Norwegians like to travel

Even if you’ve never visited Norway, you will probably bump into at least one Norwegian when traveling abroad. People from Norway love to visit new places and have had a strong traveler’s gene ever since the Vikings set foot. 

Meanwhile, in the 19th century, many left their homeland for pastures new in the US. 

Today, many Norwegians take a gap year before continuing or beginning their studies. Many visit the likes of Southeast Asia, and Southern Europe is incredibly popular for summer holidays. 

When traveling abroad, most Norwegians will communicate with others in either English or the local language.

Do Norwegian People Speak English

Can you live in Norway only speaking English? 

If you live in one of the larger Norwegian cities, you can very easily get around without speaking Norwegian. And if you only plan to visit for a short period, you similarly can get by with English alone in most places. 

However, not attempting to learn Norwegian will limit you for several reasons; we’ll discuss some of these below. 

You will find it incredibly difficult to make friends 

While many Norwegians are excellent English speakers, that doesn’t mean that they wouldn’t rather speak Norwegian. Norway is a very tight-knit society, and many people have known their friends — most of whom are probably Norwegian — since childhood. 

If you’re trying to break into a friendship group, you will probably find it a huge challenge if you have no knowledge of Norwegian.

Your job opportunities are limited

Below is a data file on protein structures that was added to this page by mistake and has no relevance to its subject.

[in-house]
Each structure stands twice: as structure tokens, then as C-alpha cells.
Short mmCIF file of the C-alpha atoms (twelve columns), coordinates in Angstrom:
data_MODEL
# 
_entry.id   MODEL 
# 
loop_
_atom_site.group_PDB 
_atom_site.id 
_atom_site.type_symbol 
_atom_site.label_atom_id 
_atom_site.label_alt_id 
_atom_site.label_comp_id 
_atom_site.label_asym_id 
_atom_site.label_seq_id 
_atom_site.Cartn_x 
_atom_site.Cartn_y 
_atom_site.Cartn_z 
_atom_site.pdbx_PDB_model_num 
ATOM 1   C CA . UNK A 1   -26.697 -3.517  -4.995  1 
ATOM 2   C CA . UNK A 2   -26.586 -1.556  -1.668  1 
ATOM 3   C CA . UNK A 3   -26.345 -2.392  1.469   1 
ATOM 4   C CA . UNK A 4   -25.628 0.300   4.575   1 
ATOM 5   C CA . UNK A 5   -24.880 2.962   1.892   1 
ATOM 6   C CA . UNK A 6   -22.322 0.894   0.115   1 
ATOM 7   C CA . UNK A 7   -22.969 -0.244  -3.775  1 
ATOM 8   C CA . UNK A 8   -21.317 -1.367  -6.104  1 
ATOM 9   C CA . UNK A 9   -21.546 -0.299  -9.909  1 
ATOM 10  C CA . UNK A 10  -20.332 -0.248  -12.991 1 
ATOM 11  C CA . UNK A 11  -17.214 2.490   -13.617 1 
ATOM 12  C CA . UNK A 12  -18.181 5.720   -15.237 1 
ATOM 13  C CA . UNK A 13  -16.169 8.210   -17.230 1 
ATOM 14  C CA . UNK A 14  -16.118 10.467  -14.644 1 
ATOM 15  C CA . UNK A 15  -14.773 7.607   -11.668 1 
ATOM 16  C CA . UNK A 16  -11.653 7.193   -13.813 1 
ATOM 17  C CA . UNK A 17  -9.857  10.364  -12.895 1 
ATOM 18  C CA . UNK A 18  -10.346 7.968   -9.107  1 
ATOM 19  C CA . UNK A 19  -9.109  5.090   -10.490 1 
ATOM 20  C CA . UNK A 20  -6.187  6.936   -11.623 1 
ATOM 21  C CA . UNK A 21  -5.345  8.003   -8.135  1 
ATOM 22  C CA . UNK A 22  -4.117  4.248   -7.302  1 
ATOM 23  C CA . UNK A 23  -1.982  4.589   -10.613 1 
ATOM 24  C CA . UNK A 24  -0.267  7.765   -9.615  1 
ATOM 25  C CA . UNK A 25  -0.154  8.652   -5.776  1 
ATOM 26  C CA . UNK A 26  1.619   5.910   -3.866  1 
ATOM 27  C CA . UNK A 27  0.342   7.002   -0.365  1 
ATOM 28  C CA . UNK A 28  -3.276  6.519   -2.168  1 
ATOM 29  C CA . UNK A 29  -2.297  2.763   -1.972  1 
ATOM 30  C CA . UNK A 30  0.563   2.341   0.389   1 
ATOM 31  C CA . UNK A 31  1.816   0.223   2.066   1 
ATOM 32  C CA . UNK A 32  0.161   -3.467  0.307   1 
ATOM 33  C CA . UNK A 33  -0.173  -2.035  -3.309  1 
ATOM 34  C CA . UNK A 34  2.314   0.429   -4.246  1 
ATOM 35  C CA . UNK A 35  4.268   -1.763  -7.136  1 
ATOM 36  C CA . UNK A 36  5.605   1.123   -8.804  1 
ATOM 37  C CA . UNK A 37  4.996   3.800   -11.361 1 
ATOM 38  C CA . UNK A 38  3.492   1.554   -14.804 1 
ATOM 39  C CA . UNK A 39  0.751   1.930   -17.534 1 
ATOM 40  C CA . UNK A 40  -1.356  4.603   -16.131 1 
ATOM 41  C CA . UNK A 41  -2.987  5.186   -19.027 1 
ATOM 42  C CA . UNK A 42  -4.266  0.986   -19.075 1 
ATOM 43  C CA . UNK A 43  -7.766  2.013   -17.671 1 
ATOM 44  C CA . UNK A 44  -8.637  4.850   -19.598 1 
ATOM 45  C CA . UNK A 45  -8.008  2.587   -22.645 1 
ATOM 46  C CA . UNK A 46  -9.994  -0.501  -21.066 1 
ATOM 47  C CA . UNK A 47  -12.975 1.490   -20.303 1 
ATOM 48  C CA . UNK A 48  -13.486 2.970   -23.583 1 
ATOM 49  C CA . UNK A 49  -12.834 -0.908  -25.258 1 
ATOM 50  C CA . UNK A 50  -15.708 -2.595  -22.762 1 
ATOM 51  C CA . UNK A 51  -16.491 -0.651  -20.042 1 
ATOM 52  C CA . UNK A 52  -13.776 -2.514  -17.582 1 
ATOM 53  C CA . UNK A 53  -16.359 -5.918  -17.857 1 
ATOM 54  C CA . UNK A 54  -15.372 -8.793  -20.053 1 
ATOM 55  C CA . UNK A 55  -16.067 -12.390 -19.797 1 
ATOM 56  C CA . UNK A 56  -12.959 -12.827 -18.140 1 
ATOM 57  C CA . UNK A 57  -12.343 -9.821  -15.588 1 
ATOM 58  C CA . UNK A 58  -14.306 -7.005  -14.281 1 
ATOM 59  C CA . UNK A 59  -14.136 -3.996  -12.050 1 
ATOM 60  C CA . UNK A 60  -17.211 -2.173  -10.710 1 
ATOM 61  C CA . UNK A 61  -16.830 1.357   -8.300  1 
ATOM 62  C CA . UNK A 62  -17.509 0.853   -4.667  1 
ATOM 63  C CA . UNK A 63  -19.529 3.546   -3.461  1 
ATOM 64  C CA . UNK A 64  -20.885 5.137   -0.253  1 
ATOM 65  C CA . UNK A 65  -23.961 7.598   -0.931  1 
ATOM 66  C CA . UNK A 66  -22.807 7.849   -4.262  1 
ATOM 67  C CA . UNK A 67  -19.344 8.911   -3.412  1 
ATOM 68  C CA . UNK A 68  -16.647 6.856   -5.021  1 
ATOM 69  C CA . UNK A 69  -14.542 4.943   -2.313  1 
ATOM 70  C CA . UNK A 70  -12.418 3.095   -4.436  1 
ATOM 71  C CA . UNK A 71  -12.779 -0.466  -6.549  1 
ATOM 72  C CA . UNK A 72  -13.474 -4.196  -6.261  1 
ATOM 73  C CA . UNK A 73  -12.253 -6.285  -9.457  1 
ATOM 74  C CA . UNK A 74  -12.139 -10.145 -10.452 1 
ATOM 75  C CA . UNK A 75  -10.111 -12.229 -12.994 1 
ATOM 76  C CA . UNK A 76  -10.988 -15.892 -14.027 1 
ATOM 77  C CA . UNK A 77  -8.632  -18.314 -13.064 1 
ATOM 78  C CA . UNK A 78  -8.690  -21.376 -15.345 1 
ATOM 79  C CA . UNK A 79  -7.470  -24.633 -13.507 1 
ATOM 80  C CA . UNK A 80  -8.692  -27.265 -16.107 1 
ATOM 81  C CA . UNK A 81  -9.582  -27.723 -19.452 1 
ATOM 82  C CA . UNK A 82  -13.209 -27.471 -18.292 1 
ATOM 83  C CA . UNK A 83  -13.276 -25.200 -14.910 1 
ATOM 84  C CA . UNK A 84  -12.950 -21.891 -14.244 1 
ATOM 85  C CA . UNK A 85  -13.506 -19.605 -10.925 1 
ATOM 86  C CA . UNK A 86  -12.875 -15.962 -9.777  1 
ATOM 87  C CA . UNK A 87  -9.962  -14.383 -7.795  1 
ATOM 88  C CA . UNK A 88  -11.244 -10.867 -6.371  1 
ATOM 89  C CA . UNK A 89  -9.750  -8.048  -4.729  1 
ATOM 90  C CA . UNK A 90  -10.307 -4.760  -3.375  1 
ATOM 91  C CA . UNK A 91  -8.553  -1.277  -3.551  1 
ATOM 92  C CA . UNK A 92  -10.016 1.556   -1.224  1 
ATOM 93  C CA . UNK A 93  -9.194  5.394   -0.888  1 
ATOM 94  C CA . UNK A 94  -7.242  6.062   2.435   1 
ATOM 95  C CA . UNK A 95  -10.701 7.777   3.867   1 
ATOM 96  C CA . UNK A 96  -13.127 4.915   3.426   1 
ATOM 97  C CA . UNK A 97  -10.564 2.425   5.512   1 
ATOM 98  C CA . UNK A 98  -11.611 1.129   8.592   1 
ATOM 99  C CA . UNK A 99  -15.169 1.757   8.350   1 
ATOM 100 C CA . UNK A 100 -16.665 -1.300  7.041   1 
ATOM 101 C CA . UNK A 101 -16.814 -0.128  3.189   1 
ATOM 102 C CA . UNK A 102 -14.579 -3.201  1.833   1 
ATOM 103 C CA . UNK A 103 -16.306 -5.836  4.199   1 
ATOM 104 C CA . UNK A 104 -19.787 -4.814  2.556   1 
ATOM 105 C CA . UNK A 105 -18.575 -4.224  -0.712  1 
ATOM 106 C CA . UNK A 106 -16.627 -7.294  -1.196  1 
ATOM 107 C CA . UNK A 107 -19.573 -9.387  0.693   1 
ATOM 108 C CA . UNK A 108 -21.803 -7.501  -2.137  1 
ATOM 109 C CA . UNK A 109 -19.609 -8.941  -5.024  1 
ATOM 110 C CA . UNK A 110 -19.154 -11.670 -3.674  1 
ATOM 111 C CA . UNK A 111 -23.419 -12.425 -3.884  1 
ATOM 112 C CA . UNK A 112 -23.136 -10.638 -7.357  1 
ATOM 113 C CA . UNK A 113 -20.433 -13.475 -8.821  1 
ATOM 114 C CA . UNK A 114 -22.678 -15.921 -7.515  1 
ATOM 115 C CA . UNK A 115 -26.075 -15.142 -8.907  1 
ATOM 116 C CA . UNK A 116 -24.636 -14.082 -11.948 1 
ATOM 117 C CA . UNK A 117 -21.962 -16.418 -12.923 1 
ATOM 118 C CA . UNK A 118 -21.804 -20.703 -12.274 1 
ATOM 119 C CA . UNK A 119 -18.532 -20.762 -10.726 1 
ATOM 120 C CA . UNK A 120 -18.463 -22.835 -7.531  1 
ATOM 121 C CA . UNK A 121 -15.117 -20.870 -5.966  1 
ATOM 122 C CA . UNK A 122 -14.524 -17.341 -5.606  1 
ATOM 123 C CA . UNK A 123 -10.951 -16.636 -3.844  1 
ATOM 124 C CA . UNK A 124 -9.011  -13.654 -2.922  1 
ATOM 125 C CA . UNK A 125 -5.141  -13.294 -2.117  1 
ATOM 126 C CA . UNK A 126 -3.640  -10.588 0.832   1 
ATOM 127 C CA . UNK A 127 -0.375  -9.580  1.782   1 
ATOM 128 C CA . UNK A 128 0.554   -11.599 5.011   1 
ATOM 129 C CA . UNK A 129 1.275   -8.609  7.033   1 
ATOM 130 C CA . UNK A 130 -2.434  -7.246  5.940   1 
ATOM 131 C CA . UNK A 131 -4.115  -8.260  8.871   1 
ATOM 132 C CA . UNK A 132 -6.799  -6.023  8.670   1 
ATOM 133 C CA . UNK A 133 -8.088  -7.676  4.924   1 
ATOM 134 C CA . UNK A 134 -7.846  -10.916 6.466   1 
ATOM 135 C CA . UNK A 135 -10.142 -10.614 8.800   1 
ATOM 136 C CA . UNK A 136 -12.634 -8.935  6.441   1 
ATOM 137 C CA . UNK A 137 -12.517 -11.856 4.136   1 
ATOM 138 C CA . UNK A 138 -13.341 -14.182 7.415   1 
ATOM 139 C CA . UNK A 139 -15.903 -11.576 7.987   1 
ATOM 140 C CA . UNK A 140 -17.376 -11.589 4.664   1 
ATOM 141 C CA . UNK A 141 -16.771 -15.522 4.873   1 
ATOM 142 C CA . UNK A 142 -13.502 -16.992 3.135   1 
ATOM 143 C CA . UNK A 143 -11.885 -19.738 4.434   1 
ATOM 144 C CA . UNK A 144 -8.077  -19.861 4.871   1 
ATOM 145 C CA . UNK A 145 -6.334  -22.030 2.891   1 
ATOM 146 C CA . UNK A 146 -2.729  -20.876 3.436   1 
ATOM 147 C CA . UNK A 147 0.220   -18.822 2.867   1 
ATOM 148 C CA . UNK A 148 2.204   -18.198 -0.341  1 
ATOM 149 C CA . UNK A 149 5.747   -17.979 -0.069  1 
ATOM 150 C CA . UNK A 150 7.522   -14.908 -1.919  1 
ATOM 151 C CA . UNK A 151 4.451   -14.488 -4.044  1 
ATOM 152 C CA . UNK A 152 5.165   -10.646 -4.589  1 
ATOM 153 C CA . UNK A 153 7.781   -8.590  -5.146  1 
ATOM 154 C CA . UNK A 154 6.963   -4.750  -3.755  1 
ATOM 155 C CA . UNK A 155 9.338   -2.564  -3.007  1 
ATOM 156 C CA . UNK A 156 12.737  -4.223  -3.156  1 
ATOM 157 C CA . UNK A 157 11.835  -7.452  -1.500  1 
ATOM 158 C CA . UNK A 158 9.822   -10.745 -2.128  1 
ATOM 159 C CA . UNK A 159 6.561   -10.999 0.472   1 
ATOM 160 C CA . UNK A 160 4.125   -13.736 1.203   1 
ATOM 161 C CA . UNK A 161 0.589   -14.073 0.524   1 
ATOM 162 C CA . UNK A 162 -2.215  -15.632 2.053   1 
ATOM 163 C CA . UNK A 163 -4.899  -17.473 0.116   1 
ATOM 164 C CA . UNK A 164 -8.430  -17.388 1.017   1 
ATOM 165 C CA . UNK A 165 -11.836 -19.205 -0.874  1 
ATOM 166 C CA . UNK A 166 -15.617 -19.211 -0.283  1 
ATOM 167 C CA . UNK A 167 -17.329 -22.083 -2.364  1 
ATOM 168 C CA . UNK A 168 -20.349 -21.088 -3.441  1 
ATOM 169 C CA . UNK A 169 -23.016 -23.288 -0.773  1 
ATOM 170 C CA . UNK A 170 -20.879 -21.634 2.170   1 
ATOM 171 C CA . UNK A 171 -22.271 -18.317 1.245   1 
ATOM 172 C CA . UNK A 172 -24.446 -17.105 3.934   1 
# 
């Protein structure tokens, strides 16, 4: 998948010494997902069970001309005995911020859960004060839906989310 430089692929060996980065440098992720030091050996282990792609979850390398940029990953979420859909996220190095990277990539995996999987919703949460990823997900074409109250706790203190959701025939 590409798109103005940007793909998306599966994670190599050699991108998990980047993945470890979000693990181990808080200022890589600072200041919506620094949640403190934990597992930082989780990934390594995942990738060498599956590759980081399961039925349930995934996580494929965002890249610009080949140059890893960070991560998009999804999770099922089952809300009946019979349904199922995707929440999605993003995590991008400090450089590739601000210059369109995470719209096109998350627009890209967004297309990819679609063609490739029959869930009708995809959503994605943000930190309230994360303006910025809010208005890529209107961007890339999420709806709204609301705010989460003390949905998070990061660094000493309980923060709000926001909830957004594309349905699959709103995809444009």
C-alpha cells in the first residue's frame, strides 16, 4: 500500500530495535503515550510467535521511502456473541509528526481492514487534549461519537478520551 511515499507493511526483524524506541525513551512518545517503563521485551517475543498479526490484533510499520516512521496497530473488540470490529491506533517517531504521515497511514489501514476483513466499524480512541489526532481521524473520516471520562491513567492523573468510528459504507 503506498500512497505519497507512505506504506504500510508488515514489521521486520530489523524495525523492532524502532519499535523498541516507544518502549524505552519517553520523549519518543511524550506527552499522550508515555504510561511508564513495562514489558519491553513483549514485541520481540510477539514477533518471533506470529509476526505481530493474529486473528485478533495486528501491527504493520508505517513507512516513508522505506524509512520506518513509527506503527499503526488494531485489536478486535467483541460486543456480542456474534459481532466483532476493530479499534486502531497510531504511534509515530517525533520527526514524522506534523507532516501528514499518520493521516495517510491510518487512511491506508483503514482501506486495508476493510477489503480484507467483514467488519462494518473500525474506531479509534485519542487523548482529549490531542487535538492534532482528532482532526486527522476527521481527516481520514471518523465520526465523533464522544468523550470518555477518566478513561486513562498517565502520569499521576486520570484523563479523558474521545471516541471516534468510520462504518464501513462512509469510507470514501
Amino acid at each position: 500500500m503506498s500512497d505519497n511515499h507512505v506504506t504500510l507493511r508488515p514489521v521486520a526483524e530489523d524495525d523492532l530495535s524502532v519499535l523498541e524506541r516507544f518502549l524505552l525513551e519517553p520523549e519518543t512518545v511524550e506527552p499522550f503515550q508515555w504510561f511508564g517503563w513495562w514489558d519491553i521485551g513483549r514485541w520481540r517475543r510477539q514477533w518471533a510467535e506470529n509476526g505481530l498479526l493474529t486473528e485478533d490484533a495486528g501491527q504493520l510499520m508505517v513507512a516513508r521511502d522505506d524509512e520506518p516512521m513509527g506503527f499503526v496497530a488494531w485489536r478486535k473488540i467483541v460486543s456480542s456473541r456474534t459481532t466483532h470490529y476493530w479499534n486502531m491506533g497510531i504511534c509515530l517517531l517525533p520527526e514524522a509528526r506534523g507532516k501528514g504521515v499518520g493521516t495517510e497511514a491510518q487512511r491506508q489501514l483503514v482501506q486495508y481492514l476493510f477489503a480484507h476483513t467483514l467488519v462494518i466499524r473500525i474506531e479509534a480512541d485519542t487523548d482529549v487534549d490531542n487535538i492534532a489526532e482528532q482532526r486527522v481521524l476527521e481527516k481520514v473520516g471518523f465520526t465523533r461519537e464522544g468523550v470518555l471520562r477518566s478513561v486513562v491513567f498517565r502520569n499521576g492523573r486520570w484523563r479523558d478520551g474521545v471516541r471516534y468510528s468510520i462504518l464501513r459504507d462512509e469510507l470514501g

Norway has quite a large middle class, meaning that you’ll find plenty of work for less desirable jobs like cleaning. But if you want a “traditional” career like you’d have in the US, you will almost certainly — unless you have a very in-demand skill — need to speak Norwegian. 

Most professional job opportunities will require candidates to have a good level of Norwegian alongside their English. Ideally, you’ll want to have another language to help you stand out as well — but Norwegian and English are good starting points. 

You won’t fully understand Norwegian culture

Norwegian culture is unique, even if it looks very similar to the other Scandinavian countries. How many places on earth can you go skiing before coming back to a wooden cabin to enjoy waffles with brown cheese? 

To truly understand the Norwegians and their way of life, you need to have a knowledge of the language. Doing so will broaden your cultural horizons much more than only knowing English will. 

You can speak with other Scandinavians if you know Norwegian 

Norwegian is very similar to the other Scandinavian languages, and you can learn one of the other two much easier if you already know Norwegian. Many Norwegians communicate with Swedes in their mother tongue, and Sweden’s West Coast dialect is similar to Norwegian. 

If you know Norwegian, you can also understand written Danish without many problems — though you’ll need a little practice before mastering the spoken version. 

Do Norwegian people speak English?

In short, yes.

So, there you have it. Now you know the answer to “do Norwegian people speak English?”. The short answer is yes — many people in Norway speak excellent English. However, it depends on where you live or visit — and who you’re talking to. 

If you plan to stick around in Norway, we strongly recommend that you learn Norwegian — regardless of the locals’ English proficiency. And even if you’re visiting, knowing the language will enrich your experience significantly. 

When visiting Scandinavia, you might want to start in Copenhagen — arguably its coolest city. Luckily, getting to Oslo from the Danish capital is straightforward — as this article explains